Well, I have finished my masking system for wall mounted screens. The top and bottom panels are completely contained within the screen border. This is on a 90" 16:9 laminate screen.
The basic design is that the top and bottom screen border pieces have extra velvet tucked behind them. These pieces can be moved up or down to mask off the screen, with the extra velvet filling in the space to cover the ugly gray bars. I needed something light to make up the backbone of the border since it would need to be easily moved up and down. Taking from warrenP's design, I started with foam board. I cut the boards into 3.5" wide strips (the width of the border). Since the boards were only 30" long, I had to attach multiple segments together to get to the correct length. Once again borrowing warrenP's idea, I used thin metal rods and tape to hold them together.
In practice, this didn't work. The top and bottom pieces sagged in the middle. So, I had to find something more rigid but still light. My first thought was luan, so I had a sheet cut into a few 3.5" strips at the store. The luan worked beautifully and did not sag at all.
Next I had to find a way to attach the top and bottom pieces but still have them be easily removable. Magnets were the logical choice so I picked up some ceramic ones from Home Depot. It didn't take very long to realize that they wouldn't be strong enough to hold the masks, so I went on the hunt for some rare earth magnets. Luckily I found a local magnet supplier that thought that my project was so cool that they gave me some for free.
These things are so strong that it's scary. I had a hard time pulling them apart from each other.
Since the magnets are so strong I knew that I would only need one to contact a piece of metal (rather than having the magnet contact another magnet). Since the magnets were 1/4" thick, I easily mounted them into the luan of the top and bottom border and then taped over them on both sides to hold them in place. I used one magnet on each side of the piece.
To give the magnets something to stick to, I taped metal washers around the screen in the correct locations.
Next I had to determine how large the masks would need to be. For scope movies, I would need masks on the top and bottom that are about 5.5" tall. That is from the top and bottom of a 16:9 image to the top and bottom of a 2.35:1 image. Since I'd also need to have a 3.5" border above that for 16:9 viewing, I cut the velvet to 9.5" in width (also allowing some overhang for wrapping). Then I laid the luan out on the velvet.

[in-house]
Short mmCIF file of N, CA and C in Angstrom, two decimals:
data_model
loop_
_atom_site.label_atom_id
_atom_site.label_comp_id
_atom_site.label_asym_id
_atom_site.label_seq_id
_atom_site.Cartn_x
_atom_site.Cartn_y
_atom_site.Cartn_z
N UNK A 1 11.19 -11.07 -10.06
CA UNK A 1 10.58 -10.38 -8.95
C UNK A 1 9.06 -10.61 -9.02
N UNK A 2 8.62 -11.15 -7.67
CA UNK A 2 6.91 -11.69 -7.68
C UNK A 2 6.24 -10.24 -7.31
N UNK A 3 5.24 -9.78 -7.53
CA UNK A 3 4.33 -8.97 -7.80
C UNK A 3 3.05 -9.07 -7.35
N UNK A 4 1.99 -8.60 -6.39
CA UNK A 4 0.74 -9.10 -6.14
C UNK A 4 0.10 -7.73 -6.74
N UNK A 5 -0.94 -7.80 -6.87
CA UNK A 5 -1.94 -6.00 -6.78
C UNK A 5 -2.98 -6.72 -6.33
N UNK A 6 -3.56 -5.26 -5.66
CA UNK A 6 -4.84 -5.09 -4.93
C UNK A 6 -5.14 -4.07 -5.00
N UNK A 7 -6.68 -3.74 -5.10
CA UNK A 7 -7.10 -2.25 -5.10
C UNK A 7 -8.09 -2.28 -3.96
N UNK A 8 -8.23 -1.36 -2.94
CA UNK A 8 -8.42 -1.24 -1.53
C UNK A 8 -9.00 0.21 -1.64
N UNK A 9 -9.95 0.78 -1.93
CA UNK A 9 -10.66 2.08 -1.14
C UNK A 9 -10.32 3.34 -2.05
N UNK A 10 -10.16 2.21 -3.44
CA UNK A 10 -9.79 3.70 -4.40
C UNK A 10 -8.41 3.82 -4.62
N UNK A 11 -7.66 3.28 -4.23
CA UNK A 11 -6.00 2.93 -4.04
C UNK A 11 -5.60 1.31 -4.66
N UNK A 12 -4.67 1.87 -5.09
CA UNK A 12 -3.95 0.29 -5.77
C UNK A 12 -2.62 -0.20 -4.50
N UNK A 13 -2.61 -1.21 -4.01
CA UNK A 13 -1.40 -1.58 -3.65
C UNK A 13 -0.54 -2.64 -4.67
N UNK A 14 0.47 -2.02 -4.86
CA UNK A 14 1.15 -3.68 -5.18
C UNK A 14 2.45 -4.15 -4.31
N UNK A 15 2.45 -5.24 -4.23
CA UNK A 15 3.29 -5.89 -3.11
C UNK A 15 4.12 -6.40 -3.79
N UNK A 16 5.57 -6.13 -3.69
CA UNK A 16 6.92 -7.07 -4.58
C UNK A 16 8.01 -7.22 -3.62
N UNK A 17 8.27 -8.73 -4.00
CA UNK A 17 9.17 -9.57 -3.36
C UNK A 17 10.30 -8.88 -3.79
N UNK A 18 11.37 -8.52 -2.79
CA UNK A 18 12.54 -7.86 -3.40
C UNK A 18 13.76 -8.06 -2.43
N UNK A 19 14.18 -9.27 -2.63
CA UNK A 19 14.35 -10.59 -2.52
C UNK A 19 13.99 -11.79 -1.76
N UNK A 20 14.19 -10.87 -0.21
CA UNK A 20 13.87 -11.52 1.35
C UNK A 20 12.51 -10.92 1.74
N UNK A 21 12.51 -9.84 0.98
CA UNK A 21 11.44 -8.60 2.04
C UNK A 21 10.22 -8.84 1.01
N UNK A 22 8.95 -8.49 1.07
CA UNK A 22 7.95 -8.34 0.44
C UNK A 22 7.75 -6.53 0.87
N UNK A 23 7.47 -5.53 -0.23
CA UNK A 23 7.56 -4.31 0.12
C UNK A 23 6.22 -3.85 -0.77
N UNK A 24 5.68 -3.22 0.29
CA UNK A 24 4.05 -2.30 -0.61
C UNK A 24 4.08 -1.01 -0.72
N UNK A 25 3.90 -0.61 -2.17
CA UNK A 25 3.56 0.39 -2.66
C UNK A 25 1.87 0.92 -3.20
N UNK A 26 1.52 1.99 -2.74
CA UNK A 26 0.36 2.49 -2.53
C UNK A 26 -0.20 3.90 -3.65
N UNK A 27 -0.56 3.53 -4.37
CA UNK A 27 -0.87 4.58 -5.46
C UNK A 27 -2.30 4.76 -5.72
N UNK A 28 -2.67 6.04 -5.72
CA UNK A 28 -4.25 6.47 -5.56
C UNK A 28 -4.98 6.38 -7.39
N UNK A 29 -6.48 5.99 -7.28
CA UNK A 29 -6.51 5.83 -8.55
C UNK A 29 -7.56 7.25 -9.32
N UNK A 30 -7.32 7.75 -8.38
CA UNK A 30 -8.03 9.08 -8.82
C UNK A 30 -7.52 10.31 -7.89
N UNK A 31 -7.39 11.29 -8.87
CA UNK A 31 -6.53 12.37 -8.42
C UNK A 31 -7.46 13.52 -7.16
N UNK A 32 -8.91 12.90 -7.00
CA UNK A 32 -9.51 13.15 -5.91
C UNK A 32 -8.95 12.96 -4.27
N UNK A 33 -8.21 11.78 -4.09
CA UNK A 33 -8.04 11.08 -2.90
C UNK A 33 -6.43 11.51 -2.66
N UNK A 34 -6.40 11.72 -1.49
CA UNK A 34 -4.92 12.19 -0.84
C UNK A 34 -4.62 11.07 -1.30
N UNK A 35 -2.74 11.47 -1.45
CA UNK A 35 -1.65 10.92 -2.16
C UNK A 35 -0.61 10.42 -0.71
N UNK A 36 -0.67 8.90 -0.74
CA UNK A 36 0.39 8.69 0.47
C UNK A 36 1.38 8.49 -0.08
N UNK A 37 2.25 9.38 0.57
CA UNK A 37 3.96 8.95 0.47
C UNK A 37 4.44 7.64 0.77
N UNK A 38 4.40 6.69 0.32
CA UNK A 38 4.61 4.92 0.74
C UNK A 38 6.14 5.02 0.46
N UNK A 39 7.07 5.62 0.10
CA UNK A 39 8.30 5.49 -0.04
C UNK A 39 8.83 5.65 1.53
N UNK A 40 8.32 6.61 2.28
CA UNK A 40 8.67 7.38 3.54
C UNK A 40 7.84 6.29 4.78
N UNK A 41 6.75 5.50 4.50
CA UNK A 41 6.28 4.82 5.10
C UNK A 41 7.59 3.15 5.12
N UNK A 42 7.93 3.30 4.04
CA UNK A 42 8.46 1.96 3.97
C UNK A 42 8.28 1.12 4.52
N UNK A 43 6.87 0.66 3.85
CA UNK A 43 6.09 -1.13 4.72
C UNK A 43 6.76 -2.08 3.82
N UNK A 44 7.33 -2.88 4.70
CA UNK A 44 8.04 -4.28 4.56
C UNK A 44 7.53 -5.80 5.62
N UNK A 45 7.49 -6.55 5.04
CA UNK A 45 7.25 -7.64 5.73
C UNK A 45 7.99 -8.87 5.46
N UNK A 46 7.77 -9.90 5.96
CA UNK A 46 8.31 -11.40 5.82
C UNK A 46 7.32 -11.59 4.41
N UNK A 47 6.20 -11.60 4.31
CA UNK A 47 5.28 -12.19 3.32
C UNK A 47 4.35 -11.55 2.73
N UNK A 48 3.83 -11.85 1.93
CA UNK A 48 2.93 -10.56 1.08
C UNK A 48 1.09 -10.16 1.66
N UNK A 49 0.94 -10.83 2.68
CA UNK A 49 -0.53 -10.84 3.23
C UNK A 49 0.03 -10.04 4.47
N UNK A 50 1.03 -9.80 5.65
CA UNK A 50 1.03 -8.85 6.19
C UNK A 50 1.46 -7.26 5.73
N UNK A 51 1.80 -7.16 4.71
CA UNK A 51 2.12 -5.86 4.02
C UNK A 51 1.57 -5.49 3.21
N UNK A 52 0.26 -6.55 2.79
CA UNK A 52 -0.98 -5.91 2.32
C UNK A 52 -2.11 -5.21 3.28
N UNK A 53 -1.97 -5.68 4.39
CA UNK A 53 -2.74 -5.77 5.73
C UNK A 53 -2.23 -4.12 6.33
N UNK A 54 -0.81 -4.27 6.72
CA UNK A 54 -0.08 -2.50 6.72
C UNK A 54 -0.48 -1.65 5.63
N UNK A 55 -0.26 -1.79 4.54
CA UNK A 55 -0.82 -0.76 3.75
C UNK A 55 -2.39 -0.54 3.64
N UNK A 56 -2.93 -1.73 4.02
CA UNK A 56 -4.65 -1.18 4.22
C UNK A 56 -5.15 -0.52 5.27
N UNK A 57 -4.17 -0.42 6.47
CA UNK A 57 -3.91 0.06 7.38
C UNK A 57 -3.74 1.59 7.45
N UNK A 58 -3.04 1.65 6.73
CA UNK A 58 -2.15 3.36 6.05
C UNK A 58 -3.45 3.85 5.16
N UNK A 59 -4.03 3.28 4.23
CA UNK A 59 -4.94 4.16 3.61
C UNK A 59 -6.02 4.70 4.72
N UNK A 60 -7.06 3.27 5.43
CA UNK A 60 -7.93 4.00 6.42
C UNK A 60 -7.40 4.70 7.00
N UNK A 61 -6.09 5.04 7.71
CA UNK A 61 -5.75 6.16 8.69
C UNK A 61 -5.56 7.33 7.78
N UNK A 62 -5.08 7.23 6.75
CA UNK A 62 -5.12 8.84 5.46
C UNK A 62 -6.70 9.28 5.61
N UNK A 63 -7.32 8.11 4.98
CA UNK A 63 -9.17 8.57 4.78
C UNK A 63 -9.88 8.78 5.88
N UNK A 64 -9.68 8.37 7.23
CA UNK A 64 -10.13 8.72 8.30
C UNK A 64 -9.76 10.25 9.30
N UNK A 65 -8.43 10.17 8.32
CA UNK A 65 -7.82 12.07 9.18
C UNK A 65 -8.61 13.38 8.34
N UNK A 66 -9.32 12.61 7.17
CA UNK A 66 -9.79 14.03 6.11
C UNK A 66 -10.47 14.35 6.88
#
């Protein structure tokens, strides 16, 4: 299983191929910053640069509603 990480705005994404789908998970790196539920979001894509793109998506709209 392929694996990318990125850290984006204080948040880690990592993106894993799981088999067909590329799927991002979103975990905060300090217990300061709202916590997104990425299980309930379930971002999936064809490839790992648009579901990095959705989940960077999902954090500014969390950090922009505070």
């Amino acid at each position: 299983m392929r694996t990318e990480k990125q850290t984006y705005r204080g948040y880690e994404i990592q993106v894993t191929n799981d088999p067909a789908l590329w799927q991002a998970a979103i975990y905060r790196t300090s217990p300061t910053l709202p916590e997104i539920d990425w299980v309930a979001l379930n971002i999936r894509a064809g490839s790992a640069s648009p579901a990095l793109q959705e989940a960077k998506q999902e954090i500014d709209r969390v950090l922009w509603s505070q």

And wrapped the one edge around tightly.
The top and bottom pieces are identical.
Next, I built the two side pieces of the border. I cut the luan to the correct height and then attached some washers at the correct points for when the masks would need to be in the scope position.
Then I wrapped the piece in velvet.
The side pieces were attached with velcro (to allow for slight adjustments to be made as needed.
Next I simply attached the top and bottom pieces in there scope positions using the magnets and then pulled the extra velvet tight and attached it to the wall with velcro. Then I detached the pieces and moved them up/down to the 16:9 magnet position. The extra velvet folds right behind the luan piece and disappears.
Here it is in the 16:9 position.
It looks just like a regular screen border.
And here it is moved up/down to the 2.35:1 position.
Moving it between the two positions is super easy. All you have to do is pull it free from the magnets and slide it up or down.
Finally, here's some pictures of the system in action with a movie playing. First, no masking.
Second, with masking.
With the lights off everything disappears.
Taking away those gray bars hides the fact that the image is actually smaller than the screen and really brings you into the movie more. I love it and think that the system is a massive success!
I hope that this opens up the idea of a hidden masking system to a whole new group of people, those without false walls but instead a screen mounted directly to the wall. It wasn't very expensive, went together fairly easily, and adds a ton to the movie watching experience. It is definitely one of my favorite features of my theater room.